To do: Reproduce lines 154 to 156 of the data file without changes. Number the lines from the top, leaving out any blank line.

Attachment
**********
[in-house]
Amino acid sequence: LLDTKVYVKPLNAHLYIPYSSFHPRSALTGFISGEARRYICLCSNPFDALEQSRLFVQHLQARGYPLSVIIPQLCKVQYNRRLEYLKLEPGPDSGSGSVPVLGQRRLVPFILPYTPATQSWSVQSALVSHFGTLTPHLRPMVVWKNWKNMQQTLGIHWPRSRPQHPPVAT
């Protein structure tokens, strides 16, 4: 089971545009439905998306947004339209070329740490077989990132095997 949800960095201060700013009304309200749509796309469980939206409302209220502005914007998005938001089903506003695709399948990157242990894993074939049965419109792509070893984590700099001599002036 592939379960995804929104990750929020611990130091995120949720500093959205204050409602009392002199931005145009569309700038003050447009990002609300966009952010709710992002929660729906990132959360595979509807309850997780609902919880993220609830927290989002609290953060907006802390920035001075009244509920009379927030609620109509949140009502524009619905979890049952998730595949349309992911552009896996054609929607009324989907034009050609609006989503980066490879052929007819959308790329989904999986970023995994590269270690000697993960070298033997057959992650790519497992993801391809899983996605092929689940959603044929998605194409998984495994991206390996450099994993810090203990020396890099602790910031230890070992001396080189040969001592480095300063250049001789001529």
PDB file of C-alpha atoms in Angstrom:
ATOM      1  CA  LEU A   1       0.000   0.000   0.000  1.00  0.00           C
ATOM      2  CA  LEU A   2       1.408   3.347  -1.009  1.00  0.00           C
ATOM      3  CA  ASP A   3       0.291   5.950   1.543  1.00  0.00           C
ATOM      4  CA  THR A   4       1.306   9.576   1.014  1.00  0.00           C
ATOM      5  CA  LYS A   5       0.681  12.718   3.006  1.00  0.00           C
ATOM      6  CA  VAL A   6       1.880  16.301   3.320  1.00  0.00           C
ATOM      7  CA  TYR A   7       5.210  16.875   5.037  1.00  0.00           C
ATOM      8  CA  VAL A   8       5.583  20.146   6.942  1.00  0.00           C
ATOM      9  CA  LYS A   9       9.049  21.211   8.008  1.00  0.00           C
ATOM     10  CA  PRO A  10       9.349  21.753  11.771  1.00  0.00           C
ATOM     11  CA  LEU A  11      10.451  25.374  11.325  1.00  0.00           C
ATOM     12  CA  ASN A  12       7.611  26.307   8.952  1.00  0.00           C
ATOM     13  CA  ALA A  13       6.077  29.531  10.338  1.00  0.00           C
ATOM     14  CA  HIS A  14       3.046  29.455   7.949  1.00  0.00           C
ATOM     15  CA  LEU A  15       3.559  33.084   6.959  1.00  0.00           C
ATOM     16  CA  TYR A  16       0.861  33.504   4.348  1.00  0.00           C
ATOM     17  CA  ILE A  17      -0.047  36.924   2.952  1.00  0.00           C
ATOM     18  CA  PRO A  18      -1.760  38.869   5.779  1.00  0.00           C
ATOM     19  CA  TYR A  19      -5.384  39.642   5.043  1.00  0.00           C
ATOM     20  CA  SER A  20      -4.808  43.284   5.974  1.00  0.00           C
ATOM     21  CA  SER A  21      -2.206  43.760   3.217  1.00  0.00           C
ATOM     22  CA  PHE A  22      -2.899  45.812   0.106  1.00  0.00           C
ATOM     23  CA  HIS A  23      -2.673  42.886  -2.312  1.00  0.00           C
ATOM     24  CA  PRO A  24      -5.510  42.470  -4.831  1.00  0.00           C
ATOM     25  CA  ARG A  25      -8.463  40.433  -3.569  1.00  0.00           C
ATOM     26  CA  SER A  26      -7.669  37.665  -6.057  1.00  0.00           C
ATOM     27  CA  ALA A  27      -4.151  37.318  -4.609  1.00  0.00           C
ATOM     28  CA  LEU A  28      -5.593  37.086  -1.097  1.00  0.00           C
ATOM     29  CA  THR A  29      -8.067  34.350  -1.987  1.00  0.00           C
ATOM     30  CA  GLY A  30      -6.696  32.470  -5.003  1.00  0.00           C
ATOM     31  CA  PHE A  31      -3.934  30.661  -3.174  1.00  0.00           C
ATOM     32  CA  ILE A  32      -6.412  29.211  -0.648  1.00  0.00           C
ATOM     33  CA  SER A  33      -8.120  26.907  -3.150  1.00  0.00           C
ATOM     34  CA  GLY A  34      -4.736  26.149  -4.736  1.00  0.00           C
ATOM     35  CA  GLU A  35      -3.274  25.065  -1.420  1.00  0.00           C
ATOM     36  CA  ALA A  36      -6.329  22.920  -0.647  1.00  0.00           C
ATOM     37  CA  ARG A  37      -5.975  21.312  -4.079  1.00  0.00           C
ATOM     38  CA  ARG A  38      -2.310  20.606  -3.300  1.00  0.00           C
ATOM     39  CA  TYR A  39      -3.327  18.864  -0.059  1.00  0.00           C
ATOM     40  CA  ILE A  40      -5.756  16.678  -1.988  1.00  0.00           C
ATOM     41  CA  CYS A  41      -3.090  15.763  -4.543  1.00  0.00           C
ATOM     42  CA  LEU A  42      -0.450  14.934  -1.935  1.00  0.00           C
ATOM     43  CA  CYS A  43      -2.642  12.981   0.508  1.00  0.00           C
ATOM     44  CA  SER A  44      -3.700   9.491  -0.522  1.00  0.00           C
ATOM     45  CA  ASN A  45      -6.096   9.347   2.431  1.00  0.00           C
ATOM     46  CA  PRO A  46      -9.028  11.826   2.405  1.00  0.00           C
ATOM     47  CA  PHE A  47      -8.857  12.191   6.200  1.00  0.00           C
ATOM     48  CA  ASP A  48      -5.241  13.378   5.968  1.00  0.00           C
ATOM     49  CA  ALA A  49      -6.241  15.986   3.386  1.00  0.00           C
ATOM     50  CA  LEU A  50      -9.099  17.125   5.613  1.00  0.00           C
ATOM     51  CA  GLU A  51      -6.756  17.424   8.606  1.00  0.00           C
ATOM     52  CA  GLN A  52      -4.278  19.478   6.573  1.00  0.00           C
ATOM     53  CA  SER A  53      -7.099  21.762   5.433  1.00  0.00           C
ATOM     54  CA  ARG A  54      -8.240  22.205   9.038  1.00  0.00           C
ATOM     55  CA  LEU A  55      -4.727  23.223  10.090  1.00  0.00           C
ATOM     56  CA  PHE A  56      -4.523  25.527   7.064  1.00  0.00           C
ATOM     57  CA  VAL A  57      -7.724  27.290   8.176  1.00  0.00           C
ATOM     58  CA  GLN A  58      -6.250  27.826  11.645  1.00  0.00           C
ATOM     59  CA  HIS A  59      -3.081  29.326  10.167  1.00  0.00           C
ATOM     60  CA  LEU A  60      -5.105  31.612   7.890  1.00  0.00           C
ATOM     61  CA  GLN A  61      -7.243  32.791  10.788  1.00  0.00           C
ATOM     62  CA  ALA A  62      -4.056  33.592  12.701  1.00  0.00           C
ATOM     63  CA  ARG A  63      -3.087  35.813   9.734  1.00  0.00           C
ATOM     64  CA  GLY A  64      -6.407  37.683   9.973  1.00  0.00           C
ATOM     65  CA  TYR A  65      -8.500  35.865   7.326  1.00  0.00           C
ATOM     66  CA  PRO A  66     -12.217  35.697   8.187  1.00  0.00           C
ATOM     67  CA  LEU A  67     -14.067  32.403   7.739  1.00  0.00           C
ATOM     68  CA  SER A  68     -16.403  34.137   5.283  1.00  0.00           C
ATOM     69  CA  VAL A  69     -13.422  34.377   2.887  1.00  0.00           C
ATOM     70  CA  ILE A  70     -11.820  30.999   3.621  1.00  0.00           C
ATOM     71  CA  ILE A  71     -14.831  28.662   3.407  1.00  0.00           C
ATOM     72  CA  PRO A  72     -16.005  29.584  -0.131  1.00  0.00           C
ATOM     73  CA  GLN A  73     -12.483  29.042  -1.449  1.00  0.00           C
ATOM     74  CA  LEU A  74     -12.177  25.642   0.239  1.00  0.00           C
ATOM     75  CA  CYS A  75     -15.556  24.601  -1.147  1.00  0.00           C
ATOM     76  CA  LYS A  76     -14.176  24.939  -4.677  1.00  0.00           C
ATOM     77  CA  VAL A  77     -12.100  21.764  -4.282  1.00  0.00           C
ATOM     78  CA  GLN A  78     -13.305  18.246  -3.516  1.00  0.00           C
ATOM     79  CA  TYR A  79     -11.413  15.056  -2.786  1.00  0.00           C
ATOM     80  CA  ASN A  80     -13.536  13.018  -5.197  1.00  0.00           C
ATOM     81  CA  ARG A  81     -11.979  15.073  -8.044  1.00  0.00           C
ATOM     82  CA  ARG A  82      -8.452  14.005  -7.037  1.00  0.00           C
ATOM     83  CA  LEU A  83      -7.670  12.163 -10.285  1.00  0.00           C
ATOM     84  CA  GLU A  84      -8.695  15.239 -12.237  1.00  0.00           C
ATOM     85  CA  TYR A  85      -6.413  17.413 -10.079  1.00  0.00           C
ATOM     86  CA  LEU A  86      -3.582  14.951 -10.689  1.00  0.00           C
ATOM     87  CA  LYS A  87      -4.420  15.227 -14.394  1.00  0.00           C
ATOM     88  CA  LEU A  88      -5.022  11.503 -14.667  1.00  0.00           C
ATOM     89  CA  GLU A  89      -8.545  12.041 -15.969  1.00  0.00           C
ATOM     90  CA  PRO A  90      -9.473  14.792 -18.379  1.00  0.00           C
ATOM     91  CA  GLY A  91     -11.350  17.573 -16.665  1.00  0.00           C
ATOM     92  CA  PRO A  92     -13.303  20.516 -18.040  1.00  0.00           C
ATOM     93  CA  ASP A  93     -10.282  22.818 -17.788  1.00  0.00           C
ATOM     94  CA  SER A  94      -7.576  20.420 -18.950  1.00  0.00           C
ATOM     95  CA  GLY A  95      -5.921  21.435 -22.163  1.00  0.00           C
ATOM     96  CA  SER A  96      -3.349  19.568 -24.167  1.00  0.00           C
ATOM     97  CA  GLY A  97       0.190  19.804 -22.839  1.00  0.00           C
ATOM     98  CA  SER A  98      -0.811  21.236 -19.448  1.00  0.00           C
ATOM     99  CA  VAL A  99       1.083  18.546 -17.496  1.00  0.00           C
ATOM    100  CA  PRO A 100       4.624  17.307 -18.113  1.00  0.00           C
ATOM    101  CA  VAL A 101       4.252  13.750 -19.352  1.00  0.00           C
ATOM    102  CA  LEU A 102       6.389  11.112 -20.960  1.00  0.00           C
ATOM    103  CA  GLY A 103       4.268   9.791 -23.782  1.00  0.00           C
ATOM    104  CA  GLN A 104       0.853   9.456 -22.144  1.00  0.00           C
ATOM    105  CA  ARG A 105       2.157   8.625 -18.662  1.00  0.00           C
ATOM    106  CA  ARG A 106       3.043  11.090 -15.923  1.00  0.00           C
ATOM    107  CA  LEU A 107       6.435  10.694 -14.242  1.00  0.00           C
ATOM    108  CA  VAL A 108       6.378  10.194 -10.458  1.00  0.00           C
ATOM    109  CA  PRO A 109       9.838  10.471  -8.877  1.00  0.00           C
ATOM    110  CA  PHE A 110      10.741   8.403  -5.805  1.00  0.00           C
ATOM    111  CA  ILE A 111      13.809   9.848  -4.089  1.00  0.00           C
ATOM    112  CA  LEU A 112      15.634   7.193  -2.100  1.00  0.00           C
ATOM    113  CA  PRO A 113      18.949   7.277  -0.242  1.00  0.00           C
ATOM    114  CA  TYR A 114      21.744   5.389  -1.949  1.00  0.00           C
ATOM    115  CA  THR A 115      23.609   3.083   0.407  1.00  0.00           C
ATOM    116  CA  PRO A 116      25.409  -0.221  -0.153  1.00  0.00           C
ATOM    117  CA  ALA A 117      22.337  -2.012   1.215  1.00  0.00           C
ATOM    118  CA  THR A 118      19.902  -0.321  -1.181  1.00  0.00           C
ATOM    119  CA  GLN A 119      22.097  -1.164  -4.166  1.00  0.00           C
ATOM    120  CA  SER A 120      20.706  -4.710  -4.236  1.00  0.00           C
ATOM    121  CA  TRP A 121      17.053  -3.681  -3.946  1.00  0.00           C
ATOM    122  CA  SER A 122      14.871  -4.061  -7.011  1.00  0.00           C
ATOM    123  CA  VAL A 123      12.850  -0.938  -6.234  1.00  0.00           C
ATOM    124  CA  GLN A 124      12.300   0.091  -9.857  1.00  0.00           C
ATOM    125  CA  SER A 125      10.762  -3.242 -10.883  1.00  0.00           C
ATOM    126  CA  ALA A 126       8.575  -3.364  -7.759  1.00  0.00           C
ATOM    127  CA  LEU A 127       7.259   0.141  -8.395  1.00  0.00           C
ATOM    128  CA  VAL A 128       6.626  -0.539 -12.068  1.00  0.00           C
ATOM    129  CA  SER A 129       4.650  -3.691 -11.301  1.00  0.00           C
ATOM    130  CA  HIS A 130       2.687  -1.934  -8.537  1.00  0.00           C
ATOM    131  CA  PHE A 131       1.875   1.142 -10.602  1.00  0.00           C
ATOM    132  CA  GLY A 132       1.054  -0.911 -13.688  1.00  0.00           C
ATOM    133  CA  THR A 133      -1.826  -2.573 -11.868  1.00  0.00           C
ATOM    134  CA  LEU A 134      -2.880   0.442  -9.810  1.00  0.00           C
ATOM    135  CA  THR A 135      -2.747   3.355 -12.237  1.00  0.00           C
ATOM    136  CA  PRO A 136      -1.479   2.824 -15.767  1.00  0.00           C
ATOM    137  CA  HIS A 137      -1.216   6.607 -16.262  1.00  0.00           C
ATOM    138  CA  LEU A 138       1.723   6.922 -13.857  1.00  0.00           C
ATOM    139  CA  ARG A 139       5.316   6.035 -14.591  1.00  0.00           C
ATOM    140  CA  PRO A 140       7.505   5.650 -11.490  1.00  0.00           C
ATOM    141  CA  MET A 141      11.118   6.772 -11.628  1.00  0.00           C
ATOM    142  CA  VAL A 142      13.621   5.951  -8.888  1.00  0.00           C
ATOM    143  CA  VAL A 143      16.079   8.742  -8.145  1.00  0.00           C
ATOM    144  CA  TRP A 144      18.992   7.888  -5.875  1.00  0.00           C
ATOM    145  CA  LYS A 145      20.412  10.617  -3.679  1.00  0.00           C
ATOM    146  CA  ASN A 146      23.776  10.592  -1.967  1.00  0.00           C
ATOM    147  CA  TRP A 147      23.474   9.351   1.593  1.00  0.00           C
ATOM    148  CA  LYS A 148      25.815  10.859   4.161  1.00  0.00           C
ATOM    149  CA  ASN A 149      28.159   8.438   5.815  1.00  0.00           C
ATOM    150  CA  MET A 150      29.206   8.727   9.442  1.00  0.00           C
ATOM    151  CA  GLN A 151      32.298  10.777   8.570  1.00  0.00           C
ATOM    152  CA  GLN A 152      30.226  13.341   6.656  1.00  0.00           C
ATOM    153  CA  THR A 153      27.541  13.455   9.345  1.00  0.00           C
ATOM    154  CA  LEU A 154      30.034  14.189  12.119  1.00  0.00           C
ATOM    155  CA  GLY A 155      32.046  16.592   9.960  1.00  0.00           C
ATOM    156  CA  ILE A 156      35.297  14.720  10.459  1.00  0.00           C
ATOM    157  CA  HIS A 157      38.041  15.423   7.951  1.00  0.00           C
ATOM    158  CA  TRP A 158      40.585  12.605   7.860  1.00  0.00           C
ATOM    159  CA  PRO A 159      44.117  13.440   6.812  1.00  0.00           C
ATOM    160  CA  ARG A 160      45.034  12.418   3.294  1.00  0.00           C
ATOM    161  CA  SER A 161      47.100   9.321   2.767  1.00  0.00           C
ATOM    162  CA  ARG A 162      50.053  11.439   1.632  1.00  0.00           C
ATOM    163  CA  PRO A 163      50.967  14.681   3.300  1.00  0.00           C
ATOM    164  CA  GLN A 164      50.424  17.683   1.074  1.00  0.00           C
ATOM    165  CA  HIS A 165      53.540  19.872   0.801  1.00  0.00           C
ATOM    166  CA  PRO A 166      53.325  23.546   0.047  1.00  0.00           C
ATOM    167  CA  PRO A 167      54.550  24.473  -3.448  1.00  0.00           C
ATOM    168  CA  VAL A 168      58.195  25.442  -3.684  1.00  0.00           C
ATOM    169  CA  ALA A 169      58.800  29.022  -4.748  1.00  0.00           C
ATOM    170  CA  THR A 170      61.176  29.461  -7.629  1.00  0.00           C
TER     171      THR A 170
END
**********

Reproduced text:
ATOM    150  CA  MET A 150      29.206   8.727   9.442  1.00  0.00           C
ATOM    151  CA  GLN A 151      32.298  10.777   8.570  1.00  0.00           C
ATOM    152  CA  GLN A 152      30.226  13.341   6.656  1.00  0.00           C